Plagiarism and the Challenge of Essay
Learning from our Students
Janice Newton, Department of Political Science
Most of us have encountered plagiarized essays at some time in our teaching careers, and we may assume that dishonesty leads students to do this. In one common form of plagiarized essay, the student has done the research, written most of the essay, but leaves out critical quotation marks or footnotes. In contrast to other forms of academic dishonesty, such as a purchased essay or submission of someone else's work, this type of plagiarism always strikes me as especially curious. Invariably, I can discern some measure of intelligence in students' selection of the unacknowledged facts or ideas they copied. Why would they fail to acknowledge their extensive research after they had done so much work gathering together relevant material? Rather than thinking of these students as simply dishonest and deserving of punishment, we need to try to understand what leads students to do this and how we can help transform them into competent and confident essay writers who do not need to resort to such ruses to succeed in University.
To understand this problem, I believe we should start by listening to our students and learning from them. By taking their perspective into account, we can significantly improve our ability to teach our students the basic mechanical skills of proper referencing and improve their essay-writing skills in the process. Drawing on my experience over the years and interviews with a number of students who have been charged with plagiarism, I have identified four common factors that faculty can address: sloppy research methods; reliance on inappropriate reference guides; misunderstanding of the logic and rules of referencing; and weak essay-writing skills.
I routinely ask students about whom I have suspicions to bring all their research notes to my office so we can discuss the entire essay-production process. Sometimes I discover that the student has collected Xerox copies or taken copious notes from the library sources, with absolutely no reliable way of tracing the source or page number. I think of these students as enthusiastic vacuums who suck up all the relevant material they can find, without understanding the need for retrieval and verification of sources. Many have admitted to me that they realized the information for proper citations was missing while typing the final draft, but at 3:00 a.m. before the deadline date, they simply decided it was not worth it to track down the sources. These students understand the logic and mechanics of referencing, but decide to leave the citations out, hoping that no one will notice. Careless students are easy to identify (from a quick glance at their research notes) and easy to help. I show them how to collect the relevant bibliographic information when they are searching for sources on the Library's on-line catalogue, and they can even use this from home at 3:00 a.m. if they have a computer and a modem. I offer them a one-page handout they can take to the library to guide them in collecting the proper information. Using a sample of my own research notes, I demonstrate that good research notes can be used years later if they distinguish quotations from paraphrases and record page numbers and full bibliographic information. Finally, I require them to undertake the tedious task of tracking down their sources and re-doing the assignment. If the timing is right, I will also make a note to myself to ask to see their research notes while the next essay is in progress, just to make sure they have mastered the habit.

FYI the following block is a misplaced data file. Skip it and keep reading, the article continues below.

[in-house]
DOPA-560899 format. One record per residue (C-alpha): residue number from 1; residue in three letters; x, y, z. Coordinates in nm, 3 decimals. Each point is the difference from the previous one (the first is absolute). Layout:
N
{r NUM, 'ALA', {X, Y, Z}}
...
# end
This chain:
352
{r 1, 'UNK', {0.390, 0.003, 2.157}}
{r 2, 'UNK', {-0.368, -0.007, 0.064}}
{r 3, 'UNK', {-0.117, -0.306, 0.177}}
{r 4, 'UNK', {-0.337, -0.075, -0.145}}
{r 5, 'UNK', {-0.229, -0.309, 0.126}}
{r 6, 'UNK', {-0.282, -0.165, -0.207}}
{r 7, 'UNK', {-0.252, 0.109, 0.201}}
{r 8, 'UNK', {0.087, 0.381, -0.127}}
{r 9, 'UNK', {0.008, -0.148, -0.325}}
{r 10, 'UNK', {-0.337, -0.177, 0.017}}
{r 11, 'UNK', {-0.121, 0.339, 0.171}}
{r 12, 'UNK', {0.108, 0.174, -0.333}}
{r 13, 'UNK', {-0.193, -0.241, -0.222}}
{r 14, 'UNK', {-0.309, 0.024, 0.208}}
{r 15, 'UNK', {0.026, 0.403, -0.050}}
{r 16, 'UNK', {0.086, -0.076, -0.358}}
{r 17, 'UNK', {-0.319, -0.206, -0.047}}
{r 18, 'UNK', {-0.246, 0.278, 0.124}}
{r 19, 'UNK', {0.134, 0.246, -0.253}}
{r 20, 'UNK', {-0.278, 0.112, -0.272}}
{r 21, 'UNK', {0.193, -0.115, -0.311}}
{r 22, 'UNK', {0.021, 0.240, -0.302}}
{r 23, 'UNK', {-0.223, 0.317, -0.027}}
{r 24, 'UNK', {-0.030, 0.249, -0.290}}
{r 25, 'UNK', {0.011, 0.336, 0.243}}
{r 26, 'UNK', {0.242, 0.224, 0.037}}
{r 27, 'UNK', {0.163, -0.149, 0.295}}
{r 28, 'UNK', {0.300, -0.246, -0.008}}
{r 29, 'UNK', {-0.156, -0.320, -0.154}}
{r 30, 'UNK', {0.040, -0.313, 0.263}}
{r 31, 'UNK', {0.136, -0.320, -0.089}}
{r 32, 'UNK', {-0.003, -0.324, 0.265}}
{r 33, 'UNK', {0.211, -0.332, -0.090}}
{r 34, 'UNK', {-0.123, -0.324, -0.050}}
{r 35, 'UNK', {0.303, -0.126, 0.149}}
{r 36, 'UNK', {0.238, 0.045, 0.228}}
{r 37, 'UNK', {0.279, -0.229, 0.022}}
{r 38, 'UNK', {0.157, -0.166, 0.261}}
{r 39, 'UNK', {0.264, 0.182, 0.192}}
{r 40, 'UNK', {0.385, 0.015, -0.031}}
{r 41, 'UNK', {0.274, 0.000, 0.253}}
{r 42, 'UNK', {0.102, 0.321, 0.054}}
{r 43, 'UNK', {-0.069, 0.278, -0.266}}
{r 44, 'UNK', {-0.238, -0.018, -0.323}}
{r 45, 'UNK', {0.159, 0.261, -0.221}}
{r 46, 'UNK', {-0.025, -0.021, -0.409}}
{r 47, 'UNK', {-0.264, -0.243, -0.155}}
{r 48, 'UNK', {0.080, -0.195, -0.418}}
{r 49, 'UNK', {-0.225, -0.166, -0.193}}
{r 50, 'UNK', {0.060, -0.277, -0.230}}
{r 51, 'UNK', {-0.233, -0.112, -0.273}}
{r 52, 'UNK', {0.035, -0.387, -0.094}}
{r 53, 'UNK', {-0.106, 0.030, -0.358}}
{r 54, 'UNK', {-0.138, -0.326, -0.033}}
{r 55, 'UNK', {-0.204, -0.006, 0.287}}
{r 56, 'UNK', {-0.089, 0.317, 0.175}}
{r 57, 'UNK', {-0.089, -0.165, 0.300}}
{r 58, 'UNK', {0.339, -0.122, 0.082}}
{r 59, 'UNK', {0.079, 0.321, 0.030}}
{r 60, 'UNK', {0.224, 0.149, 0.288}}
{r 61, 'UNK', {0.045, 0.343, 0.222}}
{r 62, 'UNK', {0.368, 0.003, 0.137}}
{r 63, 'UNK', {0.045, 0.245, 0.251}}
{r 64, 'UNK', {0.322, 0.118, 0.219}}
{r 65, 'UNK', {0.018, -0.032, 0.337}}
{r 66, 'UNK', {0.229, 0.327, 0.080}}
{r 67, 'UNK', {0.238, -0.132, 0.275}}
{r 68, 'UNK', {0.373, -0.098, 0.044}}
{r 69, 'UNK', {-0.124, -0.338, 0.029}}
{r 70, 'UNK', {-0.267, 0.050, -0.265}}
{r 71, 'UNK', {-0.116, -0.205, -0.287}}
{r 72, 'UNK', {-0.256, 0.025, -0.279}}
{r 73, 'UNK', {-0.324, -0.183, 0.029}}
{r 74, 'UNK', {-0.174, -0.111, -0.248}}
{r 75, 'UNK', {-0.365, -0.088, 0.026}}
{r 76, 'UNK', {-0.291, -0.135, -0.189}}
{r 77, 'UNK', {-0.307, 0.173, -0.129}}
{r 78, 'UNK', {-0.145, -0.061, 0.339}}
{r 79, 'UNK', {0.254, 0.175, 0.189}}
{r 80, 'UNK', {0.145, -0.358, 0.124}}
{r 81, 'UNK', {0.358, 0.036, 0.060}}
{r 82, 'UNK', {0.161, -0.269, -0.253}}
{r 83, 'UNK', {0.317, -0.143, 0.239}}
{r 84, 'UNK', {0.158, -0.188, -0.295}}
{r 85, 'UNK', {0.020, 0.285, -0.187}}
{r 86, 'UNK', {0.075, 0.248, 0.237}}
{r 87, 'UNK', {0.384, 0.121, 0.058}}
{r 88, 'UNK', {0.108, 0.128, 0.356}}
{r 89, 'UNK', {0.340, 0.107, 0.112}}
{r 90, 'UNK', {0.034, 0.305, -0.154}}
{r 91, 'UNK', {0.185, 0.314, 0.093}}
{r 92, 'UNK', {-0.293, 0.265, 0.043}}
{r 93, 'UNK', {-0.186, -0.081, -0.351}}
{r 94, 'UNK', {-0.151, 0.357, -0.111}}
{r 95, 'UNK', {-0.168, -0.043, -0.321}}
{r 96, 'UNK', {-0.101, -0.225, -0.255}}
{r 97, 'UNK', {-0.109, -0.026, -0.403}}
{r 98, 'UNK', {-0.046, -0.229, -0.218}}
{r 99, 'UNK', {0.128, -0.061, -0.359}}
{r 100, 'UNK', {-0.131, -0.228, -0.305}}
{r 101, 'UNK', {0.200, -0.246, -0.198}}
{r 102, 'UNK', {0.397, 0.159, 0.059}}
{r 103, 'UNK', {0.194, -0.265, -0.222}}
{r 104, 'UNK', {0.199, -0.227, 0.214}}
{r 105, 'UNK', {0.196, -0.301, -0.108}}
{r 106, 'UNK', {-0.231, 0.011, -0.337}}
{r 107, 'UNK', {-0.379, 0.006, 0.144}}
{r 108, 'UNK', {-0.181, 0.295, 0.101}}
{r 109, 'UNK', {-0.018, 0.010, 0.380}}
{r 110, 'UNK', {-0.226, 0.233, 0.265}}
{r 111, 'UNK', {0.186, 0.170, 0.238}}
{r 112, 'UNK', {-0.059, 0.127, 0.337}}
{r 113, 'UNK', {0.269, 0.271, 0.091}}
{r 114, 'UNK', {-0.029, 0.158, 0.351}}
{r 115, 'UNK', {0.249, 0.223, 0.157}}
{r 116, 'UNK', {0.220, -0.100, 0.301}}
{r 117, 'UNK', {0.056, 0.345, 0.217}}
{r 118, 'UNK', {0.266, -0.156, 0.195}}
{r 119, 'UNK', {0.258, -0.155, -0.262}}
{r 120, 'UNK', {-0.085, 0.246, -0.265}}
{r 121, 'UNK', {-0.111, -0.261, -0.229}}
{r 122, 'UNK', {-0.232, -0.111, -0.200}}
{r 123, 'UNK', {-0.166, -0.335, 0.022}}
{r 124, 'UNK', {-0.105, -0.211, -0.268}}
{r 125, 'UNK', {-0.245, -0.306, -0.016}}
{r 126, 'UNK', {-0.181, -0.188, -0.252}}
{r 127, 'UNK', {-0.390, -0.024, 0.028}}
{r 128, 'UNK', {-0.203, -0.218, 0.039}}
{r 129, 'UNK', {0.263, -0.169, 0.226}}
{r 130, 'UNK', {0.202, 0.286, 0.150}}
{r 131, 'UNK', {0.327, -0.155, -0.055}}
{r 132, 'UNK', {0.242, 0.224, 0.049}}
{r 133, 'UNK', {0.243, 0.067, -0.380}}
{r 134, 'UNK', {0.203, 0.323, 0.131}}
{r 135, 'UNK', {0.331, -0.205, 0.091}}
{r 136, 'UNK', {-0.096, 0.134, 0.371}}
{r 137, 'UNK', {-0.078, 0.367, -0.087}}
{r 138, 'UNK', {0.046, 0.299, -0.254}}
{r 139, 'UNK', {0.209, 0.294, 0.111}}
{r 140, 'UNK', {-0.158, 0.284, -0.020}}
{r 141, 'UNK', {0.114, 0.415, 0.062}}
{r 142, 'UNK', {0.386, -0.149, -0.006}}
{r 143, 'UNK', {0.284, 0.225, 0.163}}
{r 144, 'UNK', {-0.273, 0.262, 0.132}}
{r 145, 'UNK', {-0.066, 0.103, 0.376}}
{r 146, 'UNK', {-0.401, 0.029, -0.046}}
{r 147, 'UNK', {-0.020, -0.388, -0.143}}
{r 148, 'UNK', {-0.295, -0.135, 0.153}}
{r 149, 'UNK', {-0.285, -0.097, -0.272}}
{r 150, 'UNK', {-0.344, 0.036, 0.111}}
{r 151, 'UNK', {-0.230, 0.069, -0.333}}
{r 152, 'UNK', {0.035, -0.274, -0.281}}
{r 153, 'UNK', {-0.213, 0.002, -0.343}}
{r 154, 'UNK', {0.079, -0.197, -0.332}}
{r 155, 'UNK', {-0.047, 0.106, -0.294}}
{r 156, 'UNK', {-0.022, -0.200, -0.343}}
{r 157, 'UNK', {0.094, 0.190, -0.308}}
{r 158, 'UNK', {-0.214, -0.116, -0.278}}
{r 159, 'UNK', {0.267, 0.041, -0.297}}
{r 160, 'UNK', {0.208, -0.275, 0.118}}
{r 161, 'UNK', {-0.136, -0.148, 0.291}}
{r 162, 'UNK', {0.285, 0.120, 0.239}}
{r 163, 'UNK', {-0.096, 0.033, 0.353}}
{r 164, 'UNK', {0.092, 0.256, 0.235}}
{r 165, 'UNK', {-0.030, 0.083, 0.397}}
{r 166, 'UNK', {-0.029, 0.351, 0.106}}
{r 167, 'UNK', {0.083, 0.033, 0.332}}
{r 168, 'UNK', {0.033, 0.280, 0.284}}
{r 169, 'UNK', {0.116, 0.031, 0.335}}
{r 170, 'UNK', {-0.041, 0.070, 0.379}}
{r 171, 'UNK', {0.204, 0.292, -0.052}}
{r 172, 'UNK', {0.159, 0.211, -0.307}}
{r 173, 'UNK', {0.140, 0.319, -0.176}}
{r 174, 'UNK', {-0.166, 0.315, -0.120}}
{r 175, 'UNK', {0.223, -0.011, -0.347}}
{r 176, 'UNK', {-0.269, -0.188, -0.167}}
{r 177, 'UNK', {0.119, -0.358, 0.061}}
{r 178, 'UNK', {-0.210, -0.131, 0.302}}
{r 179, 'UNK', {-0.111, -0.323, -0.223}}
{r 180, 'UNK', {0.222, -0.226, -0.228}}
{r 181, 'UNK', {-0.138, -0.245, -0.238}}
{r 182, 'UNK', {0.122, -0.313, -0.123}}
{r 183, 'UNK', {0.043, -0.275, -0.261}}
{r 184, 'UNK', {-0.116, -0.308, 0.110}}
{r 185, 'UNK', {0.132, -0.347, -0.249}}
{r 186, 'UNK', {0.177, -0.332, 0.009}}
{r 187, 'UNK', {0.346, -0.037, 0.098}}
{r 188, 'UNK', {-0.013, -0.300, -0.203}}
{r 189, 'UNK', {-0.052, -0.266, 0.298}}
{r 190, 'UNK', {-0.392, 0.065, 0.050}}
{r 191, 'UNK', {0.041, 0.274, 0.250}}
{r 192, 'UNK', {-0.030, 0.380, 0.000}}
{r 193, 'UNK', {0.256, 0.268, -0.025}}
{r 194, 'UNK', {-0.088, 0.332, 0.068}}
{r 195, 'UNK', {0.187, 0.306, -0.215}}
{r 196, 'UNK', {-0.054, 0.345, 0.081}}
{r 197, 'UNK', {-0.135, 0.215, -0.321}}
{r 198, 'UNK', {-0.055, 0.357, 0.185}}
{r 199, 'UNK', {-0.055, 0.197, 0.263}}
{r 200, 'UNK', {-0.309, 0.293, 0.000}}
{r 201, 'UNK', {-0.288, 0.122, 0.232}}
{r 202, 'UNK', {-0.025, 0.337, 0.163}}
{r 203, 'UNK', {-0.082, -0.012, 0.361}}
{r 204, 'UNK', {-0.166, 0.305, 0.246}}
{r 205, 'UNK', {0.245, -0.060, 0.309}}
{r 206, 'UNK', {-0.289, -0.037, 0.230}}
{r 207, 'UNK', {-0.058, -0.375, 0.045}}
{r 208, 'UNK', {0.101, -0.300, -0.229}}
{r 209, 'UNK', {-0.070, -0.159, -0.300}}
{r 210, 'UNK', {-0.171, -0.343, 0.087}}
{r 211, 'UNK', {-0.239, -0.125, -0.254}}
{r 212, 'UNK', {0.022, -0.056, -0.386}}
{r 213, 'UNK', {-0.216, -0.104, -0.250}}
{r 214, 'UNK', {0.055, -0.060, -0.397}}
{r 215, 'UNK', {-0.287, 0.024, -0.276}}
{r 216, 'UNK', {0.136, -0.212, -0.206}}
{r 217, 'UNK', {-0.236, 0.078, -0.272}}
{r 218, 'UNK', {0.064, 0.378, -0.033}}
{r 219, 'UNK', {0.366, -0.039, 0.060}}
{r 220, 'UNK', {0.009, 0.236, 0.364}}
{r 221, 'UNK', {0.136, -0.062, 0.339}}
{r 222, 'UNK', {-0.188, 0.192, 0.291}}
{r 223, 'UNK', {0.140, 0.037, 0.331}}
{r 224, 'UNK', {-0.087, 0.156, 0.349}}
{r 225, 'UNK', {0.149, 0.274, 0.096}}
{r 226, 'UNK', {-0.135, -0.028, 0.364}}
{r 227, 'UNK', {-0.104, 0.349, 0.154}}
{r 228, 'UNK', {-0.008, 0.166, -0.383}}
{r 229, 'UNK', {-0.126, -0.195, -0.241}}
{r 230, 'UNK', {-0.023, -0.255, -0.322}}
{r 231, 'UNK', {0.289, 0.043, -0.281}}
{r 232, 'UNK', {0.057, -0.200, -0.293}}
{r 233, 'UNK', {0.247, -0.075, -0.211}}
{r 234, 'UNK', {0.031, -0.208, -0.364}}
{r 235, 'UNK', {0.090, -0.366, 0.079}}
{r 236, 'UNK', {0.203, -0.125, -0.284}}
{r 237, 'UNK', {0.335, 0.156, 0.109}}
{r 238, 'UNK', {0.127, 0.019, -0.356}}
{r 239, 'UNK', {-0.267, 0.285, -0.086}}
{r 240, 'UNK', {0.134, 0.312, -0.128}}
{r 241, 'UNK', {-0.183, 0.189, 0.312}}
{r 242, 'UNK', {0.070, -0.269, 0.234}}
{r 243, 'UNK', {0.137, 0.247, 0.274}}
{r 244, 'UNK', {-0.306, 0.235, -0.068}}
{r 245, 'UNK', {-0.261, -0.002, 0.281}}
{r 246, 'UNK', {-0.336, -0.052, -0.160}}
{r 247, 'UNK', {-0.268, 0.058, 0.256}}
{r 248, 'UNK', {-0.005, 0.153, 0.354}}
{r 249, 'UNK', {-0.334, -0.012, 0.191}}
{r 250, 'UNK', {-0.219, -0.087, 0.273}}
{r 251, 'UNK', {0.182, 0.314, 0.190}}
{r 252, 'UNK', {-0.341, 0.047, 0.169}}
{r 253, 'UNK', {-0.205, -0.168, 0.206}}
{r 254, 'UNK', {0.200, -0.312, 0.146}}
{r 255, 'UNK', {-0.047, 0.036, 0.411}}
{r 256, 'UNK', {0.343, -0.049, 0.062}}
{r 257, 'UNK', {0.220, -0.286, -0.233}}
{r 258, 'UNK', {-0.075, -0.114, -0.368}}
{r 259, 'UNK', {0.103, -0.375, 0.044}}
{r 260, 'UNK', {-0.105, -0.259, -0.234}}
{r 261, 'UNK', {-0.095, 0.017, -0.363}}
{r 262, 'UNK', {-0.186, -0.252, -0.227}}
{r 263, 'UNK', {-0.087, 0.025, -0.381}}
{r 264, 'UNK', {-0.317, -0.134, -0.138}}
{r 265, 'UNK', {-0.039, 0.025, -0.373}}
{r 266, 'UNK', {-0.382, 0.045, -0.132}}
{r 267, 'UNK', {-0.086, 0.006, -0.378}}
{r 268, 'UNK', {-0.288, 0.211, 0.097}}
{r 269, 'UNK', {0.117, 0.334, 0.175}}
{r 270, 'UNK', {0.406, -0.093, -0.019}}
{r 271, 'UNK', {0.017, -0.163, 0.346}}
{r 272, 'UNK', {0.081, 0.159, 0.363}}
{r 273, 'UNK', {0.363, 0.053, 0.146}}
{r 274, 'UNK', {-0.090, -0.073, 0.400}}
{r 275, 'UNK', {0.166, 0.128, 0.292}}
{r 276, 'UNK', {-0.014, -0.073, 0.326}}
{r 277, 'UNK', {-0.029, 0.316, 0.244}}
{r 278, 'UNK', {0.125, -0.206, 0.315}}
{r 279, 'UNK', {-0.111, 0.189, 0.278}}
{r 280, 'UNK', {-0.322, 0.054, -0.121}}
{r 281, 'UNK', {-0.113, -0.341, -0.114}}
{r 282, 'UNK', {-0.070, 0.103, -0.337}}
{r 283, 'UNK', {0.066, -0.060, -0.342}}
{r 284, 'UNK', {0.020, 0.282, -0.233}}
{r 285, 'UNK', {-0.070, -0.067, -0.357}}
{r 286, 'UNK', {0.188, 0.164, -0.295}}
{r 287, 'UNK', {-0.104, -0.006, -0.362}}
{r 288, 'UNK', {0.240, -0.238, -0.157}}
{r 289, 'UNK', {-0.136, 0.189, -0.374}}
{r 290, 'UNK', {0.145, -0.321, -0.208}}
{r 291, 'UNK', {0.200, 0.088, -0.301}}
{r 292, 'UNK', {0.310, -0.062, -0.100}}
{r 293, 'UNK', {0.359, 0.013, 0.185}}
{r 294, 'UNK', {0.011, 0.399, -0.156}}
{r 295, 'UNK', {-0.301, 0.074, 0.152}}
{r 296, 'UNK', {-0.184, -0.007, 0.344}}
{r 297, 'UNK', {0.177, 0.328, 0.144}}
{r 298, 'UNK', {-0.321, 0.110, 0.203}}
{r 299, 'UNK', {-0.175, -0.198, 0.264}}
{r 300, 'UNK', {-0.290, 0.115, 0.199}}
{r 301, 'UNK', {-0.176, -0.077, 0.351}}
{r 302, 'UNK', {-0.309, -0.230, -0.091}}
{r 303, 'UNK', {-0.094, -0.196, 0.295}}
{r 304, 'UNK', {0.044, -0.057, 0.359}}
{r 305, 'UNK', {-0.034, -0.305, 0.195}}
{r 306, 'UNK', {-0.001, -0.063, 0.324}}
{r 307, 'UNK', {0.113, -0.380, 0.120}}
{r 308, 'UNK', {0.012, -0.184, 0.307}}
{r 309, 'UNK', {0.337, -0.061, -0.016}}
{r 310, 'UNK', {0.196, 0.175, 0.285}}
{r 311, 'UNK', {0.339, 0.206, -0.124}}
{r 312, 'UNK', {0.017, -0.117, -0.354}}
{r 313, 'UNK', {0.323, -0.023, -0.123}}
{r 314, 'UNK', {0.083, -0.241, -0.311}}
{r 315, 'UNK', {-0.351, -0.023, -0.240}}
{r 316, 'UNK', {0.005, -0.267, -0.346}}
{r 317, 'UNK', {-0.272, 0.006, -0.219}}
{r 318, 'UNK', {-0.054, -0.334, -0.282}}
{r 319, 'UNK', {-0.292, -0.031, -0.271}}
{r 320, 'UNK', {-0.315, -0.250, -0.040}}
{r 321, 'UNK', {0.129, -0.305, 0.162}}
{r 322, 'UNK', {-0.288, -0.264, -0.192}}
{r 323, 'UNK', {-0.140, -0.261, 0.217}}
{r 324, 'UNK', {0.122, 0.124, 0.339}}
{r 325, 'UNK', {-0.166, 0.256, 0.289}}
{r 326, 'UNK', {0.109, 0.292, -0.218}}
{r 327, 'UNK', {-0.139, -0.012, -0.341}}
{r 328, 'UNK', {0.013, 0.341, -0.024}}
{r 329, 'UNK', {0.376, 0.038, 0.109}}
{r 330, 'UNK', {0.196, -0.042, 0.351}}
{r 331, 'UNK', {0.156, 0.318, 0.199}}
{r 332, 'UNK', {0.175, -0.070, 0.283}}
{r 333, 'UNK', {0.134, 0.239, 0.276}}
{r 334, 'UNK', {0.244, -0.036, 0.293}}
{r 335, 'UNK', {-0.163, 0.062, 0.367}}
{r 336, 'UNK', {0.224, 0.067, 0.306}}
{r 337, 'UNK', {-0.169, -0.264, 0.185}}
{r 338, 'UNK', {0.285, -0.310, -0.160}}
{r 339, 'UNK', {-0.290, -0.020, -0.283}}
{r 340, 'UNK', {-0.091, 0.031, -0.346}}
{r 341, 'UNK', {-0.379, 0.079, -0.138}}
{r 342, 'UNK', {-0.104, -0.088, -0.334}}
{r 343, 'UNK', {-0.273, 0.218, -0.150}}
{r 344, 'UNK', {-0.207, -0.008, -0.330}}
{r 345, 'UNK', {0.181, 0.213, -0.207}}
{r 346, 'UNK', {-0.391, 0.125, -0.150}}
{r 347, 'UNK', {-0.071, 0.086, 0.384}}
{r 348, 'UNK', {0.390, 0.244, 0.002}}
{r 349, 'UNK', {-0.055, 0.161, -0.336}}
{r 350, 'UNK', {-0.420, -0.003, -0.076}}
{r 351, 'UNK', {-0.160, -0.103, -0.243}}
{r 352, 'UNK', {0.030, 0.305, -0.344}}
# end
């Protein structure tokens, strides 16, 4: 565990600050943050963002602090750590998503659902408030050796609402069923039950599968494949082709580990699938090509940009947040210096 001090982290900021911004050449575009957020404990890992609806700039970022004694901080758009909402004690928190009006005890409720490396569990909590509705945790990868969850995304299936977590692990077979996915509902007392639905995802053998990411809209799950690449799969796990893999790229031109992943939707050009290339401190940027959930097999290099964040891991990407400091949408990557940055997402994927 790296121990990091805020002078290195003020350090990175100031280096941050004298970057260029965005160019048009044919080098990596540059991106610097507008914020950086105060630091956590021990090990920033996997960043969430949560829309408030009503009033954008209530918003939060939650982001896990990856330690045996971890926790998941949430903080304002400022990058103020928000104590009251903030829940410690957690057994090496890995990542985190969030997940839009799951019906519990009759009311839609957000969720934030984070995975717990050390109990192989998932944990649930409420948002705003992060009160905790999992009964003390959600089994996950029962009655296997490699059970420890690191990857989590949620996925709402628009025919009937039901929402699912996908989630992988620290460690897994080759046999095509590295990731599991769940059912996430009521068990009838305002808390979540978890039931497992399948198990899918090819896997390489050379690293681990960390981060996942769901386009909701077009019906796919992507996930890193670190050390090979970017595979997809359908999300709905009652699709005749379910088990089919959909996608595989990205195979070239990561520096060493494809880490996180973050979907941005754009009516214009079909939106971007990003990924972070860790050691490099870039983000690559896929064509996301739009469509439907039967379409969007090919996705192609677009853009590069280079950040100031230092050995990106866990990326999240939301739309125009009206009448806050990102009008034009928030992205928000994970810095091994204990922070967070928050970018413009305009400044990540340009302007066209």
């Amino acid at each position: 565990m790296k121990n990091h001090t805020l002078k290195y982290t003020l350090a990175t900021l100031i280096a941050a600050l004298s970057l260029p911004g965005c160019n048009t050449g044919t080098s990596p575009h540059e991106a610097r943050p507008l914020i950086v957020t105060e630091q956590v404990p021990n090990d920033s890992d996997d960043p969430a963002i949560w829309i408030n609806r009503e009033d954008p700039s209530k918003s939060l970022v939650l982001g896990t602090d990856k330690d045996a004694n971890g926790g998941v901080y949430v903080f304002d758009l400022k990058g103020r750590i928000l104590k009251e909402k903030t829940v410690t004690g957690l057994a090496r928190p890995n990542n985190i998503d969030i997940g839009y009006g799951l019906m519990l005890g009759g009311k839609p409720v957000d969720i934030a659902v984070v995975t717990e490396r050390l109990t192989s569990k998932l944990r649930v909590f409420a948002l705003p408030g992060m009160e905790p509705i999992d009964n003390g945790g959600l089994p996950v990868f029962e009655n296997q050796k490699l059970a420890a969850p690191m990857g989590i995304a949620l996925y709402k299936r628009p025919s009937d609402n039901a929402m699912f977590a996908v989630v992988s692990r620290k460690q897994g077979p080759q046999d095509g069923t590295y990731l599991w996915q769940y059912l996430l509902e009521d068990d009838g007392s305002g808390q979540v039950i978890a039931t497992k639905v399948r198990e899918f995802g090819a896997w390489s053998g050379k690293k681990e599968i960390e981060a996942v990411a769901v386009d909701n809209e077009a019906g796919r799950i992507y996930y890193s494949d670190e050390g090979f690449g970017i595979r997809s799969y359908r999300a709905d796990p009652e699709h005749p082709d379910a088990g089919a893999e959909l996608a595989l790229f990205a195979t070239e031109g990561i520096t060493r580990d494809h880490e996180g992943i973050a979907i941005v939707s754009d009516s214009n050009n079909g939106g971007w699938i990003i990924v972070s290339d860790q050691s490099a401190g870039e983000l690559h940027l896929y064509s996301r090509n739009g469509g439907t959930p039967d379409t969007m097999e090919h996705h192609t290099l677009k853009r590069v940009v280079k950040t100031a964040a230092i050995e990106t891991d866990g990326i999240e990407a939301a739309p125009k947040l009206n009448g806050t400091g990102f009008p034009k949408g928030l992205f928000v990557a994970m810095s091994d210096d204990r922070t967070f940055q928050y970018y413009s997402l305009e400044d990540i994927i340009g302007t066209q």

Choice of Reference Guides:
Another common problem is students' reliance on inappropriate sources for instruction on how to reference. Almost half of the students I interviewed acknowledged that they knew they were probably not doing it right, but instead of consulting their tutor, the required reference text in the course, or the course handouts, they turned to unsuitable sources for help: friends, parents, or old handouts from high school. In these cases, the advice they got or remembered was often misleading.
Recommending that students buy a reliable, university-level reference guide is crucial, but it is also important to ensure that the students know how to use it. When I first required my students to buy the MLA Handbook, I discovered many had no idea how to use it. Several students took the textbook approach - starting on page one, hoping as they read to find the answer they were looking for. This is like reading a dictionary from page one, hoping eventually to encounter the word you want to spell. Without understanding the concept of a reference source, I was not surprised these students gave up on the MLA Handbook. Now, I require them to bring it to class and I explain how to use the index, how the different sections work, and highlight the most useful sections so they can readily find what they need.
Understanding the Rules:
Students charged with plagiarism often claim they misunderstand the rules for proper referencing. The most common reason I have encountered is students’ belief that certain types of sources are somehow "exempt" despite explicit instruction to the contrary. The range of such exemptions varies according to the student. Some believe that course texts, government documents or readings from other courses do not require referencing. Some students claim they were only required to reference limited types of sources: direct quotations but not paraphrases; statistical facts but not other people’s ideas or words. A few claim that if they include references in the bibliography, it is not necessary to reference the ideas used in the body of the essay. Several worry they will have "too many" footnotes, so they arbitrarily include some but leave others out. Each of these mistaken notions of "exempt" sources reflects a fundamental misunderstanding of the logic of proper referencing.
I have trouble finding these explanations credible, because I always cover these issues explicitly in course handouts and lectures. Nonetheless, despite the abundance of material available for students to learn proper referencing, a significant minority of students seems to resist learning. When asked, many acknowledge that they ignore the lectures and handouts because they believe they already know how to do this. An astonishing number of students lack the competence to reference, but nonetheless feel confident they know how to do it.